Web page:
Suncor Energy (SU) is best known for its commercial development of oil sands in Canada. Across operations, it intends to achieve production of 1 million barrels by 2020. However Suncor has many other businesses in its portfolio, such as the exploration and development of on shore and off shore wells for natural gas and oil throughout Canada, retail sales of oil products and now a renewable business, 255MW of wind generation and Canada's largest ethanol plant, with production of over 400 million liters per year.
Reviewing Suncor's 2011 Annual Report, there are many positives I would like to highlight. Cash flow from operations has increased to nearly 10 billion, up from less than 3 billion in 2009, and net debt has been cut in half during the same time. Oil sands production increased by 7.5% from 2010 to 2011, and the average cost of production was just over $40 a barrel.
What is surprising is that even with earnings going from $2.45 a share in 2010 to $2.74 in 2011, and a 10% dividend increase, the share price actually decreased from $38 in 2010 to just under $29 a share at the end of 2011. Today Suncor rides just above $30 a share.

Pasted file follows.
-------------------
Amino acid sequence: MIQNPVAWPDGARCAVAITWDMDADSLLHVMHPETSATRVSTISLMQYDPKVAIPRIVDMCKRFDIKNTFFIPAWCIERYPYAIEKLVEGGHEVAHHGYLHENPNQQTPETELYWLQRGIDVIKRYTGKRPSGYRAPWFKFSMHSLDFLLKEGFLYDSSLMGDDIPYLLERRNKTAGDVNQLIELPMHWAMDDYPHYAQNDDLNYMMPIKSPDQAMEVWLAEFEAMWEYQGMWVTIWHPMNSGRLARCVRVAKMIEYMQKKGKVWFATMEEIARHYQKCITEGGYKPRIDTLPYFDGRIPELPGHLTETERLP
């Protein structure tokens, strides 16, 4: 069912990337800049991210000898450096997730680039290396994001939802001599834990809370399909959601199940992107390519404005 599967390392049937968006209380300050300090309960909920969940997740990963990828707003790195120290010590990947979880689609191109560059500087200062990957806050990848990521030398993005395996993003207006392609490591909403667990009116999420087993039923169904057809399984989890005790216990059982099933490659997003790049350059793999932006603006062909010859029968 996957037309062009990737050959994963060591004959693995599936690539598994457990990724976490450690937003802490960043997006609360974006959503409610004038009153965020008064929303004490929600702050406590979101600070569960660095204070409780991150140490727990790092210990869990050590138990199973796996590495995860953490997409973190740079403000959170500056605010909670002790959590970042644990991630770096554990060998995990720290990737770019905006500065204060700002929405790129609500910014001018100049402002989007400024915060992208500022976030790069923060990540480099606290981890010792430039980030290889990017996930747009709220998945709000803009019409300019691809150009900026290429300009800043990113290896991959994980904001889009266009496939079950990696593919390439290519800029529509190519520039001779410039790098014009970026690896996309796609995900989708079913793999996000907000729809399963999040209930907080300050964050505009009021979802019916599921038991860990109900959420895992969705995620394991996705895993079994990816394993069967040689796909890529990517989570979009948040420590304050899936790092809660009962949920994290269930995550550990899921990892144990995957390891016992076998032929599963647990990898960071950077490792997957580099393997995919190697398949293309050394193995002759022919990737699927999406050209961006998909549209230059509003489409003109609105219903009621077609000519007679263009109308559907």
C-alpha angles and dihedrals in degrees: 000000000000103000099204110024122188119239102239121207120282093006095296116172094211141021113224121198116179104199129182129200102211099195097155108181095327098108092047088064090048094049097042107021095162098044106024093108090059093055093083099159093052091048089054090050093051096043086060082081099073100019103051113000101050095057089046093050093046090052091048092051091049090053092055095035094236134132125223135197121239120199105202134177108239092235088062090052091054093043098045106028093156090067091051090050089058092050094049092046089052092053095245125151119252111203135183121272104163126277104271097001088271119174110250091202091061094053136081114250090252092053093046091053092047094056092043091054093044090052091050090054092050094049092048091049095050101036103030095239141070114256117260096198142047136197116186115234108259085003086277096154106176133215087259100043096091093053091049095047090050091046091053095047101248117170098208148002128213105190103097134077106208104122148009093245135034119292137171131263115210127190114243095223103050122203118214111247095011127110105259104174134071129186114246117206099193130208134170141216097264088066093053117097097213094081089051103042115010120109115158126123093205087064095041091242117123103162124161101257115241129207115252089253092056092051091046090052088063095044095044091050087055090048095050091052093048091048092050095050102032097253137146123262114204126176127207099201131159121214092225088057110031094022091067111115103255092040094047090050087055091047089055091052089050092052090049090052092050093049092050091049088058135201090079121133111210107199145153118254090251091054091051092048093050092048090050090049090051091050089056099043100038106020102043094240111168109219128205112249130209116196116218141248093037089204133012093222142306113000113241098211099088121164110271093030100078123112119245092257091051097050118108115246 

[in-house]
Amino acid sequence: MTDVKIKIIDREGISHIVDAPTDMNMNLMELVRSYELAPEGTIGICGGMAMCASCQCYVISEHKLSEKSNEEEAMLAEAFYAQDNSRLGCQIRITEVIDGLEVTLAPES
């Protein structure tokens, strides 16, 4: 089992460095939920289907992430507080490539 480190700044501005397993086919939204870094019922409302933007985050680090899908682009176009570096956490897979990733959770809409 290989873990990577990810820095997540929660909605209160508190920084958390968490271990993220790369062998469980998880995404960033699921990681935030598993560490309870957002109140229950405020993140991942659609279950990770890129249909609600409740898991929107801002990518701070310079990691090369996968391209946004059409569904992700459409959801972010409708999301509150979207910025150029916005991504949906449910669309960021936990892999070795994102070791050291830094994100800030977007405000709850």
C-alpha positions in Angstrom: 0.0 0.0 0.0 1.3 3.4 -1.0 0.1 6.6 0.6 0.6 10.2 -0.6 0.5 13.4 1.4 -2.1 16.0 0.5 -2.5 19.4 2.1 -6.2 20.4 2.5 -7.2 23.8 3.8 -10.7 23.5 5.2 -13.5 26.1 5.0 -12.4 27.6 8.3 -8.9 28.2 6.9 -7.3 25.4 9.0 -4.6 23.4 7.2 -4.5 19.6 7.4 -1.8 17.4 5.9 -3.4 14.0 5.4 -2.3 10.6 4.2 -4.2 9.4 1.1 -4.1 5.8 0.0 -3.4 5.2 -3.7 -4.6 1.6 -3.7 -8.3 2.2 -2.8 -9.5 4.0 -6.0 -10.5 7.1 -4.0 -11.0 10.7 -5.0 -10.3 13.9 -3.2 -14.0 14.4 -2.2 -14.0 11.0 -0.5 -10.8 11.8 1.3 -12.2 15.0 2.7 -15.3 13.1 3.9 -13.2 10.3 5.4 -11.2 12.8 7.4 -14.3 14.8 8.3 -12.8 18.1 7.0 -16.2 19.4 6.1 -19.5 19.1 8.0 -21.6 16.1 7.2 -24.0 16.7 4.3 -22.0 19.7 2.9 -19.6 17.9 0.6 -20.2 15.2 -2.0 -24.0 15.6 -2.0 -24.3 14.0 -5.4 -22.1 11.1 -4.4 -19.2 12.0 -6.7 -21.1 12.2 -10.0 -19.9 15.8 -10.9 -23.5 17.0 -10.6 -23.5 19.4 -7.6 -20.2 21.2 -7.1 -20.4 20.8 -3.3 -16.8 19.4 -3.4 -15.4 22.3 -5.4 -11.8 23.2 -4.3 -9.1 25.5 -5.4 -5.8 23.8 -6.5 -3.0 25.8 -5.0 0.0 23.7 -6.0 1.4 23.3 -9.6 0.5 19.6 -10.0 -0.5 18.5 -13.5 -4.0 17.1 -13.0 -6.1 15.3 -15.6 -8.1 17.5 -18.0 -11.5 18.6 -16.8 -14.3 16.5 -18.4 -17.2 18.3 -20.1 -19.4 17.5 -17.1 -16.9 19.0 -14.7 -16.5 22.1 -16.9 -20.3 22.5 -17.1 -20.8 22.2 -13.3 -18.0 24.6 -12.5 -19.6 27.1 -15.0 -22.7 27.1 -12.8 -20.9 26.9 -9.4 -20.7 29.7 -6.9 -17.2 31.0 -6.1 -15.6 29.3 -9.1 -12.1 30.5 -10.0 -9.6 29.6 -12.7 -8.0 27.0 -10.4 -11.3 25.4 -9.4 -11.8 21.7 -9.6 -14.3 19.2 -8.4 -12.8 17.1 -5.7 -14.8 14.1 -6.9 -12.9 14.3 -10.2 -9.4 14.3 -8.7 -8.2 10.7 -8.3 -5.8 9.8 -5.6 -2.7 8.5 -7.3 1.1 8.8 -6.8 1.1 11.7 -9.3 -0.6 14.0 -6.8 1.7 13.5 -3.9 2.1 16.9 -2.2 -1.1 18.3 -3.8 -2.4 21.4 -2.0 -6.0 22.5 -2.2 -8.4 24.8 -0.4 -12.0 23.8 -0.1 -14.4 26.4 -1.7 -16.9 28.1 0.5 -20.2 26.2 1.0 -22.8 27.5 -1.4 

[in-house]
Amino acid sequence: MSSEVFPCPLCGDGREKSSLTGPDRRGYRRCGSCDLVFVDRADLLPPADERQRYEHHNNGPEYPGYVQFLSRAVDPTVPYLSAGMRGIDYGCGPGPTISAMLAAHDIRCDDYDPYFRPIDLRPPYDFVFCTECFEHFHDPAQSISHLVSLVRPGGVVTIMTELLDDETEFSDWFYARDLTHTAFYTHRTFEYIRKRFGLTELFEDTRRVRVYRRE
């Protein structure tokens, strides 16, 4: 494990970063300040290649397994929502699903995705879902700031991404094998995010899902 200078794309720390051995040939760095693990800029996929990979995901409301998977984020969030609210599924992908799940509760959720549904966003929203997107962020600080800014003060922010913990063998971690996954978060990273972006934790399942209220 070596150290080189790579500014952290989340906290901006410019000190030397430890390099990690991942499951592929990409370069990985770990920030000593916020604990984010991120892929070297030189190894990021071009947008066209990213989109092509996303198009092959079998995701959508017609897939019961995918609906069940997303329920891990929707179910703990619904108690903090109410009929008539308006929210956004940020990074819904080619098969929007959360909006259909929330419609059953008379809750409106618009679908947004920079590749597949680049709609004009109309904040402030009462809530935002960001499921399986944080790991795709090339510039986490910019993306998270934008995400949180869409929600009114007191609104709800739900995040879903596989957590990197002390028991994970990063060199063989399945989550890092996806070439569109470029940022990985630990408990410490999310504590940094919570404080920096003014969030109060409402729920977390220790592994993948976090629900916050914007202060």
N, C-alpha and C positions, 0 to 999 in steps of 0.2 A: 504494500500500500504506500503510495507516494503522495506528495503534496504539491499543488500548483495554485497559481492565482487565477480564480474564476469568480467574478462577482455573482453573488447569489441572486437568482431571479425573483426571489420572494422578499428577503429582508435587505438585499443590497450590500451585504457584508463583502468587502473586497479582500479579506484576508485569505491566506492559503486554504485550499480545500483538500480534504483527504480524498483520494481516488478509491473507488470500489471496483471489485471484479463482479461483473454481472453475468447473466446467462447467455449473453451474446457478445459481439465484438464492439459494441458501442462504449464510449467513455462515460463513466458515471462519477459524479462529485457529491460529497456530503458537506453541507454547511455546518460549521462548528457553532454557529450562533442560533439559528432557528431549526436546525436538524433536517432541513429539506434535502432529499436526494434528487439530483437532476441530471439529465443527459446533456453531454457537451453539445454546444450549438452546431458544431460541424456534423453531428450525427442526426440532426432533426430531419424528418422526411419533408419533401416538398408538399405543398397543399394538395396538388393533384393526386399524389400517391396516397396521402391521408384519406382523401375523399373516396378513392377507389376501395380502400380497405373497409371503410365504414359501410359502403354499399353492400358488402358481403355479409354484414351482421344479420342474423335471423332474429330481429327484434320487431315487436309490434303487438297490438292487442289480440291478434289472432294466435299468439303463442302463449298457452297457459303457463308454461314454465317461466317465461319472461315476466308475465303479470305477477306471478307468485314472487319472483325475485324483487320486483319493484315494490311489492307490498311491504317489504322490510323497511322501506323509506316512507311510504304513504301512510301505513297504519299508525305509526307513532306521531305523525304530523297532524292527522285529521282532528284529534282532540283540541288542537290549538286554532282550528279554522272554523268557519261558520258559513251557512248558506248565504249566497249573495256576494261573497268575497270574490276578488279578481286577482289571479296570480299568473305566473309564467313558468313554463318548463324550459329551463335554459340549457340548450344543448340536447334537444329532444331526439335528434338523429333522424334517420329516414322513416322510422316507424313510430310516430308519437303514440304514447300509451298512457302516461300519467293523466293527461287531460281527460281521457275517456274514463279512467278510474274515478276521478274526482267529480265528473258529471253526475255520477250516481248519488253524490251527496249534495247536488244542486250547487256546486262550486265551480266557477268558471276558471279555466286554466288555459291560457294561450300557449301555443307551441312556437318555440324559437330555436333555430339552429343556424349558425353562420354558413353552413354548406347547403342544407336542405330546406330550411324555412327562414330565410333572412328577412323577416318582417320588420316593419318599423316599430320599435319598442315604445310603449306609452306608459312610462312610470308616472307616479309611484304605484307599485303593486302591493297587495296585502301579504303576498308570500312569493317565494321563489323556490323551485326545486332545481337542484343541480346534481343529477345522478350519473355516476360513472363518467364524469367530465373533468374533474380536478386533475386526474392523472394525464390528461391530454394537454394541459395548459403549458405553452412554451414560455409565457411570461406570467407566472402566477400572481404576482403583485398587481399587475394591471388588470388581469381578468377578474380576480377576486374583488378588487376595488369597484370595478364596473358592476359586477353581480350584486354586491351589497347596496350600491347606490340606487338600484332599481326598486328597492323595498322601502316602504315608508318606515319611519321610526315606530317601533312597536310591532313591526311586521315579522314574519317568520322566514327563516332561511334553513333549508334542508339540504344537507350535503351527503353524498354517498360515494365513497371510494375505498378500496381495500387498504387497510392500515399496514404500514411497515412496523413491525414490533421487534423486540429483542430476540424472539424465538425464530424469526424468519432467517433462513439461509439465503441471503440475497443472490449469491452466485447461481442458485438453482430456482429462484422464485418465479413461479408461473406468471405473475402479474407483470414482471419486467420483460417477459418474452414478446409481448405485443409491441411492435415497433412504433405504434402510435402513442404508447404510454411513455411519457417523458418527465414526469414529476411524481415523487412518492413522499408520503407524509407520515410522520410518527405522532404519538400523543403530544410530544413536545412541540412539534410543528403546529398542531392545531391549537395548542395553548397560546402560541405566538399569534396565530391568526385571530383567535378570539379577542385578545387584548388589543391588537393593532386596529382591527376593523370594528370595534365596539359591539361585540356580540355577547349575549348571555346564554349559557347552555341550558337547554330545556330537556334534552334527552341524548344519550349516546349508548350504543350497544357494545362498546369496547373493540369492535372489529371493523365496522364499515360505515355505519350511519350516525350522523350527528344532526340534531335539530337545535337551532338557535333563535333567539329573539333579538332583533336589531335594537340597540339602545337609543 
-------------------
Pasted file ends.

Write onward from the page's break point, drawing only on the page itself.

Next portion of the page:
Suncor is currently in a $1.5 billion dollar share buyback program. I have mixed thoughts on share buybacks, but I think this is a positive for Suncor. Its stock is currently down 28% from one year ago, compared with Exxon Mobil (XOM), which has held steady from one year ago, and British Petroleum (BP), which is down just over 8% from one year ago. At $30 a share, 50 million shares will be unavailable to the public, which will make a modest change from 1.56 billion shares outstanding to 1.51 billion shares outstanding.
EPS projections from 2012 and 2013 look solid with continued growth, with EPS of $3.29 and $3.61 projected. With the projected share buyback, EPS numbers should look more like $3.40 a share for 2012 and $3.73 for 2013. I also believe that Suncor may make the dividend a bit more attractive, with less heads to pay it out to every quarter.
Conclusion: The oil stock sector is not the hot item right now. Furthermore, Suncor is colder than others. As long as crude stays north of $60 a barrel, there are large profits to be made from the oil sands. I don't see oil really dipping below $80 a barrel, but stranger things have happened during a presidential election (remember 2008). With a current PE of around 10 and a forward PE of less than 9, Suncor is a strong value in today's market.